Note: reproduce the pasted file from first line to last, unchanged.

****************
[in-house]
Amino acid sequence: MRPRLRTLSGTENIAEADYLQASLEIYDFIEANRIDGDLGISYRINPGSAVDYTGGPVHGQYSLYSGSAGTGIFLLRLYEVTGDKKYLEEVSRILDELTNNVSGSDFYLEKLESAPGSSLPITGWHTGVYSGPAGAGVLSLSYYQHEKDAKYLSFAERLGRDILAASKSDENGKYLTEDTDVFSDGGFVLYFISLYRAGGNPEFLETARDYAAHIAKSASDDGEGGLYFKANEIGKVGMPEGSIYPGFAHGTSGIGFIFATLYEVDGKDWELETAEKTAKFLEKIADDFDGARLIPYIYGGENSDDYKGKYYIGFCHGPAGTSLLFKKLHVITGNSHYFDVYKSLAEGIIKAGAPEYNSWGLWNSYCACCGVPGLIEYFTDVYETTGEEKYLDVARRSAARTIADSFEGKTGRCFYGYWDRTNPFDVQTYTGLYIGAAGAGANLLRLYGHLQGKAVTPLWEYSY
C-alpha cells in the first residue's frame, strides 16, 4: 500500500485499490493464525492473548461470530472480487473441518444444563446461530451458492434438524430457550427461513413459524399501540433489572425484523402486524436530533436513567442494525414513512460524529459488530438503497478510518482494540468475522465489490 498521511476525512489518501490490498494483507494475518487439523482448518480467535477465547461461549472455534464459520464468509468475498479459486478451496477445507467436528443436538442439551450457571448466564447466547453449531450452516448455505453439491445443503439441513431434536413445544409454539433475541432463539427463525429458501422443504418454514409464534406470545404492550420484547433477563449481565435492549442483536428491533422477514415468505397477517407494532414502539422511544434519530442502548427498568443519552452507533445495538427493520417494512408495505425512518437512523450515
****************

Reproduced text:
[in-house]
Amino acid sequence: MRPRLRTLSGTENIAEADYLQASLEIYDFIEANRIDGDLGISYRINPGSAVDYTGGPVHGQYSLYSGSAGTGIFLLRLYEVTGDKKYLEEVSRILDELTNNVSGSDFYLEKLESAPGSSLPITGWHTGVYSGPAGAGVLSLSYYQHEKDAKYLSFAERLGRDILAASKSDENGKYLTEDTDVFSDGGFVLYFISLYRAGGNPEFLETARDYAAHIAKSASDDGEGGLYFKANEIGKVGMPEGSIYPGFAHGTSGIGFIFATLYEVDGKDWELETAEKTAKFLEKIADDFDGARLIPYIYGGENSDDYKGKYYIGFCHGPAGTSLLFKKLHVITGNSHYFDVYKSLAEGIIKAGAPEYNSWGLWNSYCACCGVPGLIEYFTDVYETTGEEKYLDVARRSAARTIADSFEGKTGRCFYGYWDRTNPFDVQTYTGLYIGAAGAGANLLRLYGHLQGKAVTPLWEYSY
C-alpha cells in the first residue's frame, strides 16, 4: 500500500485499490493464525492473548461470530472480487473441518444444563446461530451458492434438524430457550427461513413459524399501540433489572425484523402486524436530533436513567442494525414513512460524529459488530438503497478510518482494540468475522465489490 498521511476525512489518501490490498494483507494475518487439523482448518480467535477465547461461549472455534464459520464468509468475498479459486478451496477445507467436528443436538442439551450457571448466564447466547453449531450452516448455505453439491445443503439441513431434536413445544409454539433475541432463539427463525429458501422443504418454514409464534406470545404492550420484547433477563449481565435492549442483536428491533422477514415468505397477517407494532414502539422511544434519530442502548427498568443519552452507533445495538427493520417494512408495505425512518437512523450515